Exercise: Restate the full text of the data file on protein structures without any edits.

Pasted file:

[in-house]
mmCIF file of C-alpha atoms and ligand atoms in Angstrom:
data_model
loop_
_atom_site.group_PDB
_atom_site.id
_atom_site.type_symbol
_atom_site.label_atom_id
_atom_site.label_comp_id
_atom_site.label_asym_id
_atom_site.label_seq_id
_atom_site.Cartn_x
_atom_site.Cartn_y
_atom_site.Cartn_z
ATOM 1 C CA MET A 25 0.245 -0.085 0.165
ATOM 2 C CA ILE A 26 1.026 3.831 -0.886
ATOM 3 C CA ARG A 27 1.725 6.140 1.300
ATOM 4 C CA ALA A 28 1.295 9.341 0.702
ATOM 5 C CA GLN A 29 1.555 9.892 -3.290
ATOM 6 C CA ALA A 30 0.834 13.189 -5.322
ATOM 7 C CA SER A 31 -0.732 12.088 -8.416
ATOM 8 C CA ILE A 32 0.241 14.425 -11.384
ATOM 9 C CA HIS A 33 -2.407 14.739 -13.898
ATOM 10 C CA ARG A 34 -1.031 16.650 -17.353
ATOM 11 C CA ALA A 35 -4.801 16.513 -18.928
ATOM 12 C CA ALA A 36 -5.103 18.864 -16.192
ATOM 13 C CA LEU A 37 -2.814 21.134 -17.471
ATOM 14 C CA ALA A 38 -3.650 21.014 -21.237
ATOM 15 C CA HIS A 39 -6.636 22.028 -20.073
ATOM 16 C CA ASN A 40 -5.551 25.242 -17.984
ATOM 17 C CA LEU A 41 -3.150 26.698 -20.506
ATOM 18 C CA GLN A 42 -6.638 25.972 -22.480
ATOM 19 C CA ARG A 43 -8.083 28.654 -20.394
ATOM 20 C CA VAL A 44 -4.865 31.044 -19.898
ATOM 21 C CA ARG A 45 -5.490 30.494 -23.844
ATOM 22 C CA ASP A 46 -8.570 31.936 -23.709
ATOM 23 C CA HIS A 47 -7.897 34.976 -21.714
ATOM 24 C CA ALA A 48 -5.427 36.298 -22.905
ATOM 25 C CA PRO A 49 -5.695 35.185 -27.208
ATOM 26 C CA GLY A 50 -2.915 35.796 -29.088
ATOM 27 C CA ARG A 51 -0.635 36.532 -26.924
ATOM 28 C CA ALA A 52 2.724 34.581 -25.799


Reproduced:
[in-house]
mmCIF file of C-alpha atoms and ligand atoms in Angstrom:
data_model
loop_
_atom_site.group_PDB
_atom_site.id
_atom_site.type_symbol
_atom_site.label_atom_id
_atom_site.label_comp_id
_atom_site.label_asym_id
_atom_site.label_seq_id
_atom_site.Cartn_x
_atom_site.Cartn_y
_atom_site.Cartn_z
ATOM 1 C CA MET A 25 0.245 -0.085 0.165
ATOM 2 C CA ILE A 26 1.026 3.831 -0.886
ATOM 3 C CA ARG A 27 1.725 6.140 1.300
ATOM 4 C CA ALA A 28 1.295 9.341 0.702
ATOM 5 C CA GLN A 29 1.555 9.892 -3.290
ATOM 6 C CA ALA A 30 0.834 13.189 -5.322
ATOM 7 C CA SER A 31 -0.732 12.088 -8.416
ATOM 8 C CA ILE A 32 0.241 14.425 -11.384
ATOM 9 C CA HIS A 33 -2.407 14.739 -13.898
ATOM 10 C CA ARG A 34 -1.031 16.650 -17.353
ATOM 11 C CA ALA A 35 -4.801 16.513 -18.928
ATOM 12 C CA ALA A 36 -5.103 18.864 -16.192
ATOM 13 C CA LEU A 37 -2.814 21.134 -17.471
ATOM 14 C CA ALA A 38 -3.650 21.014 -21.237
ATOM 15 C CA HIS A 39 -6.636 22.028 -20.073
ATOM 16 C CA ASN A 40 -5.551 25.242 -17.984
ATOM 17 C CA LEU A 41 -3.150 26.698 -20.506
ATOM 18 C CA GLN A 42 -6.638 25.972 -22.480
ATOM 19 C CA ARG A 43 -8.083 28.654 -20.394
ATOM 20 C CA VAL A 44 -4.865 31.044 -19.898
ATOM 21 C CA ARG A 45 -5.490 30.494 -23.844
ATOM 22 C CA ASP A 46 -8.570 31.936 -23.709
ATOM 23 C CA HIS A 47 -7.897 34.976 -21.714
ATOM 24 C CA ALA A 48 -5.427 36.298 -22.905
ATOM 25 C CA PRO A 49 -5.695 35.185 -27.208
ATOM 26 C CA GLY A 50 -2.915 35.796 -29.088
ATOM 27 C CA ARG A 51 -0.635 36.532 -26.924
ATOM 28 C CA ALA A 52 2.724 34.581 -25.799